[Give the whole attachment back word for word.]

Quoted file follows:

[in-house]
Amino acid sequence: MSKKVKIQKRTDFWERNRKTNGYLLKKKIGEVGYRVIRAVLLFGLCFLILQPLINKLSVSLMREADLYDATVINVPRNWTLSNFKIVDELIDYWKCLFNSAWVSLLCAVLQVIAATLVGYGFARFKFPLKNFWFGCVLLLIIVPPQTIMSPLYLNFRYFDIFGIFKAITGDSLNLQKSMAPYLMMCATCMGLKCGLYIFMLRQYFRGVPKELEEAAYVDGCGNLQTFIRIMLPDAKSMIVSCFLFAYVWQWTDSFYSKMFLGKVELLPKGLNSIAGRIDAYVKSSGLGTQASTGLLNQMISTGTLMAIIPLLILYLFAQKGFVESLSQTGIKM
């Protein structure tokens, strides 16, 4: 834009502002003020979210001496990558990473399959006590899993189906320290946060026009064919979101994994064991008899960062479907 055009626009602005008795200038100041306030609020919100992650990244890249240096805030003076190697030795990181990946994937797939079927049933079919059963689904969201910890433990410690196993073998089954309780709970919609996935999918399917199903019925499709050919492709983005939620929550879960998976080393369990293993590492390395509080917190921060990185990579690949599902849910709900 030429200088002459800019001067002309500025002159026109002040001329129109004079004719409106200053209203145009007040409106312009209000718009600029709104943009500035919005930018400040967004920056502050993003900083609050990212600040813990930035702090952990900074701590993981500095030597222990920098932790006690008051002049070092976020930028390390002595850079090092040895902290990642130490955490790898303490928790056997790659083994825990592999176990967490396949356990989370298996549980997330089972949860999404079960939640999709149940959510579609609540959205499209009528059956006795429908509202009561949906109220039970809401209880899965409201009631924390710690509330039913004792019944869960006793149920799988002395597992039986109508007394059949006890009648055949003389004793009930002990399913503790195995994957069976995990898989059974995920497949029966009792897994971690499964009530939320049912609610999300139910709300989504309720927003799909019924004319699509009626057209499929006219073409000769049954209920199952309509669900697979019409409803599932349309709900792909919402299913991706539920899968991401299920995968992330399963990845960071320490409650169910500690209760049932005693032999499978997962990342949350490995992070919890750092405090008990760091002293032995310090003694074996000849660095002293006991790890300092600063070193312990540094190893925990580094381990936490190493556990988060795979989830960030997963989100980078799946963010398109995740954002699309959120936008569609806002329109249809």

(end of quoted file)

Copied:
[in-house]
Amino acid sequence: MSKKVKIQKRTDFWERNRKTNGYLLKKKIGEVGYRVIRAVLLFGLCFLILQPLINKLSVSLMREADLYDATVINVPRNWTLSNFKIVDELIDYWKCLFNSAWVSLLCAVLQVIAATLVGYGFARFKFPLKNFWFGCVLLLIIVPPQTIMSPLYLNFRYFDIFGIFKAITGDSLNLQKSMAPYLMMCATCMGLKCGLYIFMLRQYFRGVPKELEEAAYVDGCGNLQTFIRIMLPDAKSMIVSCFLFAYVWQWTDSFYSKMFLGKVELLPKGLNSIAGRIDAYVKSSGLGTQASTGLLNQMISTGTLMAIIPLLILYLFAQKGFVESLSQTGIKM
């Protein structure tokens, strides 16, 4: 834009502002003020979210001496990558990473399959006590899993189906320290946060026009064919979101994994064991008899960062479907 055009626009602005008795200038100041306030609020919100992650990244890249240096805030003076190697030795990181990946994937797939079927049933079919059963689904969201910890433990410690196993073998089954309780709970919609996935999918399917199903019925499709050919492709983005939620929550879960998976080393369990293993590492390395509080917190921060990185990579690949599902849910709900 030429200088002459800019001067002309500025002159026109002040001329129109004079004719409106200053209203145009007040409106312009209000718009600029709104943009500035919005930018400040967004920056502050993003900083609050990212600040813990930035702090952990900074701590993981500095030597222990920098932790006690008051002049070092976020930028390390002595850079090092040895902290990642130490955490790898303490928790056997790659083994825990592999176990967490396949356990989370298996549980997330089972949860999404079960939640999709149940959510579609609540959205499209009528059956006795429908509202009561949906109220039970809401209880899965409201009631924390710690509330039913004792019944869960006793149920799988002395597992039986109508007394059949006890009648055949003389004793009930002990399913503790195995994957069976995990898989059974995920497949029966009792897994971690499964009530939320049912609610999300139910709300989504309720927003799909019924004319699509009626057209499929006219073409000769049954209920199952309509669900697979019409409803599932349309709900792909919402299913991706539920899968991401299920995968992330399963990845960071320490409650169910500690209760049932005693032999499978997962990342949350490995992070919890750092405090008990760091002293032995310090003694074996000849660095002293006991790890300092600063070193312990540094190893925990580094381990936490190493556990988060795979989830960030997963989100980078799946963010398109995740954002699309959120936008569609806002329109249809």